Despite recent challenges, mobile and social game-maker Zynga still is valued around $14 billion. Its games like FarmVille and Mafia Wars remain the recognizable face of the growing games industry on Facebook. The company has more than 232 million monthly users. This is undoubtedly frustrating to much larger companies that would like to see their own mobile and social game businesses yield the same rewards. Disney (NYSE:DIS) is a perfect example.
The company has spent significant sums to secure a place in the social/mobile space during the past 18 months. While it spent undisclosed sums on HTML 5 technology-developer Rocket Pack in May and iPhone game maker Tapulous in July 2010, it also made a buy with an actual number attached — $563 million — on Facebook and mobile game studio Playdom that same month.
Yet as of 2011’s second quarter, the $61 billion company — with control of some of the world’s most recognizable brands and characters — has just 3.3 million monthly users on Facebook. Its entire Disney Interactive segment brought in just $251 million in revenues during that same quarter — a segment that suffered an $86 million operating loss (its second in a row) “driven by the inclusion of Playdom.”
Shouldn’t a powerhouse like Disney at least be able to match some young blood like Zynga?
Well, now that Playdom is fully incorporated into Disney Interactive’s operations — Playdom and Tapulous are now one studio called Disney Mobile — it should have a greater opportunity to bring in some of that Zynga-like revenue. A Monday report at All Things Digital said Playdom alone has 12 titles ready to release on Facebook during the next year, and these games will use Disney’s oh-so-lucrative brands.
Also, Playdom has 3 million daily users for its recently released Facebook game Gardens of Time alone, so Disney’s audience already is multiplying on the social network to a degree that will put it on par with Zynga, Electronic Arts (NASDAQ:ERTS) and other leaders in the space. So while the spending on Playdom certainly set Disney back in Q2, CEO Bob Iger expects Disney Interactive to be back in the black by 2013.
It’s hard to not to wonder if Disney is going about its games business in the wrong way, though. With other entertainment wings of the company — like its theatrical film division — making less money now than it has in the past, Disney could use developing segments like Interactive to pick up some of the slack. And while Disney has spent large sums to build the segment for the future, one wonders why Disney hasn’t instead focused solely on building up its licensing business in social and mobile gaming.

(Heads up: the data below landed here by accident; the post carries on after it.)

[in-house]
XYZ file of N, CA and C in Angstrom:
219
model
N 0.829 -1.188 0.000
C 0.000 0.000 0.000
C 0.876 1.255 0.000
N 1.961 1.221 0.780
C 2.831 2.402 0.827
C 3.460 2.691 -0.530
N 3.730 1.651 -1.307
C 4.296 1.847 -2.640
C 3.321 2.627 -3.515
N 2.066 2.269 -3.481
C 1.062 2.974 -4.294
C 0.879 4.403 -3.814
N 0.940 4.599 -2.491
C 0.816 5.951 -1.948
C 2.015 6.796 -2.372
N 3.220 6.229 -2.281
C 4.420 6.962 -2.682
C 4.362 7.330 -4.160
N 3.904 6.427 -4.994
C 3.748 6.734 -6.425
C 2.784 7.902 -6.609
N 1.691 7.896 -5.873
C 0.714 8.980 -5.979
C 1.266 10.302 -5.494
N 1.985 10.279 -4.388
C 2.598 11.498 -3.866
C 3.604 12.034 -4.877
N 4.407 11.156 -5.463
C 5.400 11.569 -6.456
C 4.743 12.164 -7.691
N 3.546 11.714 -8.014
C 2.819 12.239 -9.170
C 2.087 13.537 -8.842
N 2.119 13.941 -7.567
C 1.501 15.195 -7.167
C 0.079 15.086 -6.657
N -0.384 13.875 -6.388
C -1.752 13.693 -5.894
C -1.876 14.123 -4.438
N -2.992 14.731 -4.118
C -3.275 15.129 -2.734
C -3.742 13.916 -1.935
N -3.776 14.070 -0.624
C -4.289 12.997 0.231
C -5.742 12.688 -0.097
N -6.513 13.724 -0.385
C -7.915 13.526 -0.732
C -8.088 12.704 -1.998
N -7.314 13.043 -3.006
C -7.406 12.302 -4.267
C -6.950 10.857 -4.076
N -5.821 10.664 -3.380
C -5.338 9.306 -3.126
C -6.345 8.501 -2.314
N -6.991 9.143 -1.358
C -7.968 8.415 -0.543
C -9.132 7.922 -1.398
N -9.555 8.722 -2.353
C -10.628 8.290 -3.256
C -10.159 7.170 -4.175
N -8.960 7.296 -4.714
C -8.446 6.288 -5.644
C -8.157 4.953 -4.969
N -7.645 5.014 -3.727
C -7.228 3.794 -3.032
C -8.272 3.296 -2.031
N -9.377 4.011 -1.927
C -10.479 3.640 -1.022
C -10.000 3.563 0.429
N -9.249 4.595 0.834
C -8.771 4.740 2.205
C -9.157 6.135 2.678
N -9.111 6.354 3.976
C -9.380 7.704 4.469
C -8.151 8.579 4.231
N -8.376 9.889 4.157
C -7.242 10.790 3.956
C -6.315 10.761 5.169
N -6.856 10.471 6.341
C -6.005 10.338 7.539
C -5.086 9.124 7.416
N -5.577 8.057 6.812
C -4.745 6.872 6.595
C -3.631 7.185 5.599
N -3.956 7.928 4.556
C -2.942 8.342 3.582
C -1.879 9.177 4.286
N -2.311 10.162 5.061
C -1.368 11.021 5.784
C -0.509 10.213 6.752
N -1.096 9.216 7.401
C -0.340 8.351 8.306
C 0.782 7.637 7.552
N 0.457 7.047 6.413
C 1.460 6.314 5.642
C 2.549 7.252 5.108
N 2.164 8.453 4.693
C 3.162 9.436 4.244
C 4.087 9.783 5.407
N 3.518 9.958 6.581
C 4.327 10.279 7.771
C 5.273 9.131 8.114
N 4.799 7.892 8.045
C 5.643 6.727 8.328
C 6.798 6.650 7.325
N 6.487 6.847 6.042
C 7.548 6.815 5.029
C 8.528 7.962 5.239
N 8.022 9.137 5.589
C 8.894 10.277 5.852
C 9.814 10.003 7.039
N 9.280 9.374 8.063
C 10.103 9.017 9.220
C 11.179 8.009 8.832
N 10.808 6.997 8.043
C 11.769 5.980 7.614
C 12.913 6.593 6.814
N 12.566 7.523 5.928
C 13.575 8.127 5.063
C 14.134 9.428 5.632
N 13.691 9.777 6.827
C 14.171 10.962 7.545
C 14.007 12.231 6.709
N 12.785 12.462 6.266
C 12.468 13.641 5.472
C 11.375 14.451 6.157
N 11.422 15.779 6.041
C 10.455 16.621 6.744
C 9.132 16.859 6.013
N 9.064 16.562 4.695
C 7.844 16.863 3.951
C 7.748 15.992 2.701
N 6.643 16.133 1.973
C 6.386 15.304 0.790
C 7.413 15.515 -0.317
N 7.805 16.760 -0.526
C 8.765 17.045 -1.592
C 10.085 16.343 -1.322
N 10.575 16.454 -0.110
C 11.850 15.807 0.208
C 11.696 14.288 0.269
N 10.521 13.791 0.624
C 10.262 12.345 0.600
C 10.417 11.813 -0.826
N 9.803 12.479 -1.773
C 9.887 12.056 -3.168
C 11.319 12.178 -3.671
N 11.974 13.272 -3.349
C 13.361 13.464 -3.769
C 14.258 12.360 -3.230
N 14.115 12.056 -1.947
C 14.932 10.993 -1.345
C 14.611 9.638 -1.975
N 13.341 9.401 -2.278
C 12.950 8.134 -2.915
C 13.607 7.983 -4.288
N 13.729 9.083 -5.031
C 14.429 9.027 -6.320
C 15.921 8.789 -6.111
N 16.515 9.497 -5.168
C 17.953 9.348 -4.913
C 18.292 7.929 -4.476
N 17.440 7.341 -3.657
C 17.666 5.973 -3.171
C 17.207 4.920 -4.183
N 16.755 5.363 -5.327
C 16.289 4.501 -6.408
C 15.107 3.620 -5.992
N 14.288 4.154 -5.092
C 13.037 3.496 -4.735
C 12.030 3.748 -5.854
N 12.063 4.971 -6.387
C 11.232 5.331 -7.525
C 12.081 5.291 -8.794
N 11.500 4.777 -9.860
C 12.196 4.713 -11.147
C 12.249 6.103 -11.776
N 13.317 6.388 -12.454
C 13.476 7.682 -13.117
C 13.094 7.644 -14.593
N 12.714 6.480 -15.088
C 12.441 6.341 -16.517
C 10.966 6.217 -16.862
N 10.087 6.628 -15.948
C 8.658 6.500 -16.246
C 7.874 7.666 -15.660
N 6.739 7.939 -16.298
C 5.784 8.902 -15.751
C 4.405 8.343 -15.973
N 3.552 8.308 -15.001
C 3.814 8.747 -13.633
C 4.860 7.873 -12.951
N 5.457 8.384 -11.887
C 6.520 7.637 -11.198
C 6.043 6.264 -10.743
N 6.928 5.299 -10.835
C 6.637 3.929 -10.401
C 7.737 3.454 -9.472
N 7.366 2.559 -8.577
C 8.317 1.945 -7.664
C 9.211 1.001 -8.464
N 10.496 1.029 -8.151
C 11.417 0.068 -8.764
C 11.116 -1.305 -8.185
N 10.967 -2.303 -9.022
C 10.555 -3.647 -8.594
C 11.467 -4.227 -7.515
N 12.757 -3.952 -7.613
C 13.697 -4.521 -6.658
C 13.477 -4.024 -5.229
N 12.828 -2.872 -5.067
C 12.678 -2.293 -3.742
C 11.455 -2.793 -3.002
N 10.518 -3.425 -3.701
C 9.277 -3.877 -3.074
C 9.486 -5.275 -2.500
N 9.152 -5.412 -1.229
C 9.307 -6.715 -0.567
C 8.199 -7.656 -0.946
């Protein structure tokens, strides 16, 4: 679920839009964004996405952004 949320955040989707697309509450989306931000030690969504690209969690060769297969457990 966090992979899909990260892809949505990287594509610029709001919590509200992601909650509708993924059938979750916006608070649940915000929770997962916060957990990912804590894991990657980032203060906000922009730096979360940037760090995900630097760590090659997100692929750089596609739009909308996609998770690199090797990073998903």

Put another way: Why spend to beat them when you could more easily — and more profitably — join them?
Look at the Disney Consumer Products segment. According to a report released during the company’s investor conference last February, consumer product licensing generated $1.4 billion in 2010. The bulk of that revenue came from toys using Disney’s character brands, not including those owned by comic book entertainment subsidiary Marvel.
While Disney still licenses its brands to other companies in the game space — Activision Blizzard (NASDAQ:ATVI), for example, makes games using Marvel brands — it seems like the company’s greatest earning potential on Facebook and mobile phones would be to put Mickey, Woody, Simba and Spider-Man in Zynga’s games rather than spend the money to build a competitor to meet Zynga head-on.
But Disney played the long-term game with Disney Interactive, and its spending on Playdom and others could start yielding real results by 2013. And maybe having control of its own developers is the way to go for Disney. Maybe not, though. Even if it insists on maintaining an in-house game maker, it shouldn’t be afraid to spread the wealth of its brands beyond that business. There’s no reason Disney’s games business — internal segments and licensing together — shouldn’t sniff that $14 billion mark.